What the Bible Really Teaches

book cover

What the Bible Really Teaches: A Challenge for Fundamentalists (2004)

Author(s): Keith Ward

Format: Paperback

ISBN-13: 9780281056804

Amazon UK: What the Bible Really Teaches

Language: English

Standpoint: 0 Not yet classified

Genre(s): Polemic and Theology

Topic(s): Biblical studies and Fundamentalism

Especially suitable for: Evangelicals

NB This book is not specifically about LGBT+ issues, but we have made an exception and included it here because it is so helpful to LGBT+ people from a conservative evangelical/fundamentalist background. It helps them to see that a more open and scholarly approach to Scripture is more biblical, not less.

Do you know what the Bible says about marriage, life after death or the Second Coming of Christ? Do you understand what the Bible teaches about atonement and forgiveness? What do the Gospels tell us about the resurrection of Jesus? Where does the Bible really stand on issues of sexual morality, abortion and same-sex relationships?

Keith Ward, formerly Regius Professor of Divinity at the University of Oxford, is well placed to explore what the Bible really says, and he comes to some surprising and challenging conclusions. In many cases he demonstrates that the Bible teaches the exact opposite of what fundamentalists say it does.

In this fascinating and engaging book, he shows how to let the Bible speak and be heard, free from the distortions and bias caused by reading Scripture through the dogmatic lens of fundamentalism. As Professor Ward underlines the importance of allowing the Bible to be its own interpreter, he encourages us to read its life-changing ancient texts with fresh vision and sharp insight.


“This book is a much more considered polemic against fundamentalism than the last one I read, and makes some good points about our approach to the study of the Bible – giving some good principles of biblical interpretation, and warning against the dangers of confirmation bias (where we only read the books by the “sound” writers).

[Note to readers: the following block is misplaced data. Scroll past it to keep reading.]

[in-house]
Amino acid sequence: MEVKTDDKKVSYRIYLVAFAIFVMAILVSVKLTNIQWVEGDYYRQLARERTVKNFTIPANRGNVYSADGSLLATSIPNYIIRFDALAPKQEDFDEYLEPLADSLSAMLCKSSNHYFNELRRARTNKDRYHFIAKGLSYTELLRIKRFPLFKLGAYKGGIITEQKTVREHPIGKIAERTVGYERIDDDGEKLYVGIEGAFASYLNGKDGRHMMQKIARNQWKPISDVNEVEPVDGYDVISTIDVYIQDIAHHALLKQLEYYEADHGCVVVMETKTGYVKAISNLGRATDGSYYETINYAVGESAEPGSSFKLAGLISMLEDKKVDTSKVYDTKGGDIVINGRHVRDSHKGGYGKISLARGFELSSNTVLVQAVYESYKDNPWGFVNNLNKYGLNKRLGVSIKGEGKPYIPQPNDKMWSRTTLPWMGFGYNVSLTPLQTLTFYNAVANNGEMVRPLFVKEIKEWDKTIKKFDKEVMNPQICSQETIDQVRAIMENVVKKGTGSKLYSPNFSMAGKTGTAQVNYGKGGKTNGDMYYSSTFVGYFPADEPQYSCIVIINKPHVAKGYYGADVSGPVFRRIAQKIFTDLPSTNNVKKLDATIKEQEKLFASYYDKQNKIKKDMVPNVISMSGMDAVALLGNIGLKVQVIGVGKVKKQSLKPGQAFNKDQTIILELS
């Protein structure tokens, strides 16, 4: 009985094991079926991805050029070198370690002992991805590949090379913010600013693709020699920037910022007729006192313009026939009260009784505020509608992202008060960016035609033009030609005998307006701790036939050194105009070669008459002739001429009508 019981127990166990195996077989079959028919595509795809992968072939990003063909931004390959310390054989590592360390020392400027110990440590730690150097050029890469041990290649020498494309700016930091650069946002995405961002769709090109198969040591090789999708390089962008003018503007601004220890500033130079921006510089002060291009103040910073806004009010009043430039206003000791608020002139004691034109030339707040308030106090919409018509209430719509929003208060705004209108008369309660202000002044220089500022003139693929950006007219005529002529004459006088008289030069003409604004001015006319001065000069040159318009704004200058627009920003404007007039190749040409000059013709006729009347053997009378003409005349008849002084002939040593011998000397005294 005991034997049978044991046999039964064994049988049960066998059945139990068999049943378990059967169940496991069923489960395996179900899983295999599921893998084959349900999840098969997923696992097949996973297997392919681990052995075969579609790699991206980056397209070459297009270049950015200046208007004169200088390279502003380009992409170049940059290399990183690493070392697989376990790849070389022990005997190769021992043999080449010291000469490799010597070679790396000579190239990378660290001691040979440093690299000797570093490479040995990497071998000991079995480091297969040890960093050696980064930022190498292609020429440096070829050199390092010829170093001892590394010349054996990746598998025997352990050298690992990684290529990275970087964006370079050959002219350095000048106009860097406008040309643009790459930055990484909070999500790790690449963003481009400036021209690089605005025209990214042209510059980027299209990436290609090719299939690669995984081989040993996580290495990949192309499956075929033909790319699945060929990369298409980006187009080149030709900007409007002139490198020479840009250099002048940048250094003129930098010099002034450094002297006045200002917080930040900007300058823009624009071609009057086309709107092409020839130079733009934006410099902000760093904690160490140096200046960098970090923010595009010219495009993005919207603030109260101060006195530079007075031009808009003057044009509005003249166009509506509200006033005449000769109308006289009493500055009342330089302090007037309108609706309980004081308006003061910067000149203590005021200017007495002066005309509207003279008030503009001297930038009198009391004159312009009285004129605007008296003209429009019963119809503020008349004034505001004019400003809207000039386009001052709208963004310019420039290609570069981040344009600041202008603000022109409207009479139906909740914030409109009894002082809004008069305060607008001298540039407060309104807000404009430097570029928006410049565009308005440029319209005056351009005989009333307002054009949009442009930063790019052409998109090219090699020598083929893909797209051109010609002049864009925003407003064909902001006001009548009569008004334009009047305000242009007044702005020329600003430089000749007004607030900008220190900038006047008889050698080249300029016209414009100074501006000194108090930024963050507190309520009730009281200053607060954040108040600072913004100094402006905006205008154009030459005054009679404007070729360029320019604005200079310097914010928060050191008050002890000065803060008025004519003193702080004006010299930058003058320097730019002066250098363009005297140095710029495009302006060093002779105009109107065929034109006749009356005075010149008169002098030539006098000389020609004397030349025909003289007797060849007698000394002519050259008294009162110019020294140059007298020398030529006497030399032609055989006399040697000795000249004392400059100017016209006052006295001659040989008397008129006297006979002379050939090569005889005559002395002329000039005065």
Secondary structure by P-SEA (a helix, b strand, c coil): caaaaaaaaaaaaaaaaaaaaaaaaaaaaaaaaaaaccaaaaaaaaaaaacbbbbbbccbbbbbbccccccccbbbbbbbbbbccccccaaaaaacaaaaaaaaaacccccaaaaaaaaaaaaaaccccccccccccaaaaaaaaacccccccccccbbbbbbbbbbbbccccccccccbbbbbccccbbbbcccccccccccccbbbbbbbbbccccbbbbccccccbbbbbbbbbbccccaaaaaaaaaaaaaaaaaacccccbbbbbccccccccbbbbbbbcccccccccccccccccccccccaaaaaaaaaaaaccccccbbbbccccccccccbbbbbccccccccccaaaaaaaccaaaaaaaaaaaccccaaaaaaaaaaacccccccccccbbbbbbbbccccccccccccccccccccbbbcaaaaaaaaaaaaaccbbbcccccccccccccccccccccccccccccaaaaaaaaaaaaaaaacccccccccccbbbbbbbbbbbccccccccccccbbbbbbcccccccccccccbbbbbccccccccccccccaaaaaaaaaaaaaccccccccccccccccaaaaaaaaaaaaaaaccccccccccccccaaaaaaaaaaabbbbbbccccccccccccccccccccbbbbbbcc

… “I agree with Ward that fundamentalism picks and chooses which texts it treats as literal and which it chooses as symbolic (or ignores altogether). This is an intelligent book that makes an excellent case that fundamentalism is not quite the bible-based Christianity it claims to be. As a thesis, this deserves consideration.” — Sir Furboy

Edit this book record

Simply update or change the text in the form fields below, then click the Update Book Record button.

  • The book title for alphabetical sorting, e.g. Suitable Boy, A

  • The subtitle, often in smaller type on the cover (don't include the colon that sometimes separates the title and subtitle)

  • The name of the author or authors of the book; separate multiple authors with commas. No full stop (period) after initials.

  • The first author for alphabetical sorting by surname, e.g. Le Carré, John. This is automatically generated from the author field and should not need to be changed.

  • The book format that the ISBN is for: Hardback, Paperback, Kindle or EPUB

  • The 13-digit ISBN, usually found on the back cover together with the bar code

  • The 10-character ISBN for the book, e.g. 012345678X. In the book's Amazon page this is found under 'Product Details' labelled 'ISBN-10' or 'ASIN'.

  • The year when this edition of the book was published – prefer the latest date if there is more than one edition for this ISBN

  • The book's language – this affects the title sort algorithm

  • Topics, subjects

  • Do not include Christian, LGBT+ people, or Straight allies – almost every book will be suitable for these groups

  • Web address of the book cover thumbnail image – if not found in Google Books, right-click on the image in Amazon and choose 'Copy image address', then paste it here

  • The description supplied by Google Books; if it's suitable, you can use this as the basis for the short description, abridging it (or even expanding it) as needed. Copy the text, paste it below and adapt it..

  • A short, factual description of the book in no more than 150 words, ideally less. You can base this on Google Books' description above, or write your own.

  • Your (or someone's) review of the book or comment about it, emphasizing its good and bad points